Google+ Follows Facebook, Twitter with Instant Translation Feature
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Google+ Follows Facebook, Twitter with Instant Translation Feature

Google+ Follows Facebook, Twitter with Instant Translation Feature

In a post to the official Google Translate Blog this week, staff researcher Ed Chi and software engineer Lichan Hong announced that Google has begun rolling out a native translation tool for Google+ posts.

Google+ translation has been available to Google Chrome browser users for two years already via an experimental Chrome translation extension released in August 2011. Now, Google+ users across all desktop browsers — and sometime later for mobile users — will be able to enjoy the same 50+ language translation features as their Chrome-using brethren. Simply click a “translate” link (in your language!) underneath the post.

Google+ translate example

This new development for the Google+ challenger to social media leaders Facebook and Twitter catches up to the language translation innovations introduced by both in the last two years. Facebook added in-line translation to its platform in October 2011; Twitter’s Bing-powered translations were quietly rolled out just this July.

“The Google Translate team is always working to make information more accessible to individuals around the world,” said Chi. “In Google+ this means bringing people together regardless of their written language, and breaking down language barriers that can limit the exchange of ideas.”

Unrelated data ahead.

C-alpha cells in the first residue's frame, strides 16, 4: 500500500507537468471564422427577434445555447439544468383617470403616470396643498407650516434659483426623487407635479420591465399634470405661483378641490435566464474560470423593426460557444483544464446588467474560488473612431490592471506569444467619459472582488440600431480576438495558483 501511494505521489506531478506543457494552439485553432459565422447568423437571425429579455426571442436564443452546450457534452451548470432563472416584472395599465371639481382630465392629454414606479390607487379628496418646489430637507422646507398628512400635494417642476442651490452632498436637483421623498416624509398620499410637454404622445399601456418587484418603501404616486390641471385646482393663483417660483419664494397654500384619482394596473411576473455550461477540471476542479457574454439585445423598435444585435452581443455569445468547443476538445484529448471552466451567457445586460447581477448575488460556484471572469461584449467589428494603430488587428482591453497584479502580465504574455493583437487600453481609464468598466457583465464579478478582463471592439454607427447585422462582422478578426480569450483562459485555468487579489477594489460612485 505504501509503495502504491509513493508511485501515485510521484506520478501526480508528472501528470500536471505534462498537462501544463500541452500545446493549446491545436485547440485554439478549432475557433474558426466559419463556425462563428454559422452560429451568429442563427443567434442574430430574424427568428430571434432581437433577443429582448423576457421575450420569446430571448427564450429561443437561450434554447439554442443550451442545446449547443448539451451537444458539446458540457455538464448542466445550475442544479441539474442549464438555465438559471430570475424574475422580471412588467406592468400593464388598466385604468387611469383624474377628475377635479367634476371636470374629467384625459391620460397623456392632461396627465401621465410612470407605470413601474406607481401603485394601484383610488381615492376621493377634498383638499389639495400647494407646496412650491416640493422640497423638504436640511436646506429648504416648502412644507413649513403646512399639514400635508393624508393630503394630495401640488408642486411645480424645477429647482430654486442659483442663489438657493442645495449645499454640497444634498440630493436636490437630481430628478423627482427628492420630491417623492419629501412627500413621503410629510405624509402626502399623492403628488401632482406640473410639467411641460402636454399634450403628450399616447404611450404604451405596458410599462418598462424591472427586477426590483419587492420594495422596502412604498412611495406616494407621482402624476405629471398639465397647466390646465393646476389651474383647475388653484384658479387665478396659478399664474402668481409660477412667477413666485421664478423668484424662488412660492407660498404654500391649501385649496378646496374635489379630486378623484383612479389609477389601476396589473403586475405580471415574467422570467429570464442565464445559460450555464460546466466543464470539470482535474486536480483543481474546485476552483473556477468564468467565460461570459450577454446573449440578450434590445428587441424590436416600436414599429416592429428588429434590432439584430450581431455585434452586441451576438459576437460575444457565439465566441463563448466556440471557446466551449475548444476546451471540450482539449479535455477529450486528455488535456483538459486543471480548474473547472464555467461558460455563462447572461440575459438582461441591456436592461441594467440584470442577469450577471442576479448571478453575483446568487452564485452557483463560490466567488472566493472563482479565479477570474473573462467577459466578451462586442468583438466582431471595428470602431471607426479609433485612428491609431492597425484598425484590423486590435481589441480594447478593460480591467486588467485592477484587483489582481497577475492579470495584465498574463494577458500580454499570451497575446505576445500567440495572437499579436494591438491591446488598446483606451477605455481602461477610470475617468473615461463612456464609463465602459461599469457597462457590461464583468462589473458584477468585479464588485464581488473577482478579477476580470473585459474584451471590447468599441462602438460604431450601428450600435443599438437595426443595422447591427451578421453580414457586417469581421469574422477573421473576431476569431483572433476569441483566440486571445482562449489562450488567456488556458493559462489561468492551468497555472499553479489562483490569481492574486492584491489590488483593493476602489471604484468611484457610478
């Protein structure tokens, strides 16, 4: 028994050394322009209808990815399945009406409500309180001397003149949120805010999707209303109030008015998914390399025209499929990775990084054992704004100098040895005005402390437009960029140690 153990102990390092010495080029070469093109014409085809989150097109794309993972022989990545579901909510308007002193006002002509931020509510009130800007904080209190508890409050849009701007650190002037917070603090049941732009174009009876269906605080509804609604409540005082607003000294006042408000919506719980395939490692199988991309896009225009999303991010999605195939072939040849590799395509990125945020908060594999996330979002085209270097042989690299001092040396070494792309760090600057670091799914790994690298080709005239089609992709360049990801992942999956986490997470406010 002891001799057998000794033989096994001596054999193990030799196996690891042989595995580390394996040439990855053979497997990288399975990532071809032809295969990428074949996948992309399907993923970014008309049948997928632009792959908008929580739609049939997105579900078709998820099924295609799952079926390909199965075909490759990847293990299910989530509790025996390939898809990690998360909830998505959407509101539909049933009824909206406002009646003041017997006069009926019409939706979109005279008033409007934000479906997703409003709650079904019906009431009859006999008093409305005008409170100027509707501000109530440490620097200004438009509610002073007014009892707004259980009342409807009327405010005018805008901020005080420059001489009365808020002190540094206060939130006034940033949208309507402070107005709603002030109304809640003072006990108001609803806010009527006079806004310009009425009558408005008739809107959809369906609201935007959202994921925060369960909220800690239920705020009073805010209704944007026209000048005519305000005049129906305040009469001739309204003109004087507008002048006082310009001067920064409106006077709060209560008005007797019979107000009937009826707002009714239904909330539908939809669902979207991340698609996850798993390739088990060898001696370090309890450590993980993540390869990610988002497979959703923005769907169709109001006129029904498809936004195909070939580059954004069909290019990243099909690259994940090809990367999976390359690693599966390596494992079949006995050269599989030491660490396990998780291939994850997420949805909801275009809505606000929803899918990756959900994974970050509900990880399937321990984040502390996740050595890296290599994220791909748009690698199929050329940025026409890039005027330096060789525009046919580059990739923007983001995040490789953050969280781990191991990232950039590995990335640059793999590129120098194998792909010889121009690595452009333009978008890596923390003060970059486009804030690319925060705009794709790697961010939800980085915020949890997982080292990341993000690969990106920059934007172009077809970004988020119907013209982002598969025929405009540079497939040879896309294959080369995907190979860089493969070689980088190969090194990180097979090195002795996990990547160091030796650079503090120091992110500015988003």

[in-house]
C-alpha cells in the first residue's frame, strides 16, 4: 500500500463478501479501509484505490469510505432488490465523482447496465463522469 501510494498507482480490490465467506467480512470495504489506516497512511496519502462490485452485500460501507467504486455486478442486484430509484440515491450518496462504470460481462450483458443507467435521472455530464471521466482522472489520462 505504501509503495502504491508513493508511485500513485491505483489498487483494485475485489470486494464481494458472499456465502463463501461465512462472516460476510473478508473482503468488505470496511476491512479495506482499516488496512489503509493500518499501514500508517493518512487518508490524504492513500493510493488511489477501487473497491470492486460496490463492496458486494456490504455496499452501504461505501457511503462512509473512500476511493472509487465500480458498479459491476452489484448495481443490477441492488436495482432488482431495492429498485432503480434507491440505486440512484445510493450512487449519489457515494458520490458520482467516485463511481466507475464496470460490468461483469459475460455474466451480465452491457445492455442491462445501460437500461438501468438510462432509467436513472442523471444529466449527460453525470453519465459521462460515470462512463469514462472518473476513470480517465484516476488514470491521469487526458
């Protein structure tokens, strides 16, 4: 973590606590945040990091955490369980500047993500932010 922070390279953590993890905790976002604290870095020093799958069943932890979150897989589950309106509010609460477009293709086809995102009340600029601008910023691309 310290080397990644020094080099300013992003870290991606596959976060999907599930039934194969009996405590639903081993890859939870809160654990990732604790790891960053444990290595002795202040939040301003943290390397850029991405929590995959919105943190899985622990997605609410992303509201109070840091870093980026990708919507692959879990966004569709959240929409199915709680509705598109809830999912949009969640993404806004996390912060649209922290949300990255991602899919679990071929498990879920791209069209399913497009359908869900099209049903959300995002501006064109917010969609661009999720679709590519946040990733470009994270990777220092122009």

Of course, this feature is not just about pleasing Google’s social media users. This increasingly standard feature is also about extending the commercial reach of the advertisers on platforms such as Twitter or Facebook, sellers who find social media increasingly attractive as a method for reaching buyers in markets worldwide. As we noted in our article on Facebook’s acquisition of voice translation firm Mobile Technologies, the makers of the Jibbigo translation app, the backing of social media leaders in the translation industry sector can be a boon for us all.

We’re certainly not complaining, then, that the Google+ team is a bit late to the party. Glad to see them, and on whatever browser we choose to use.

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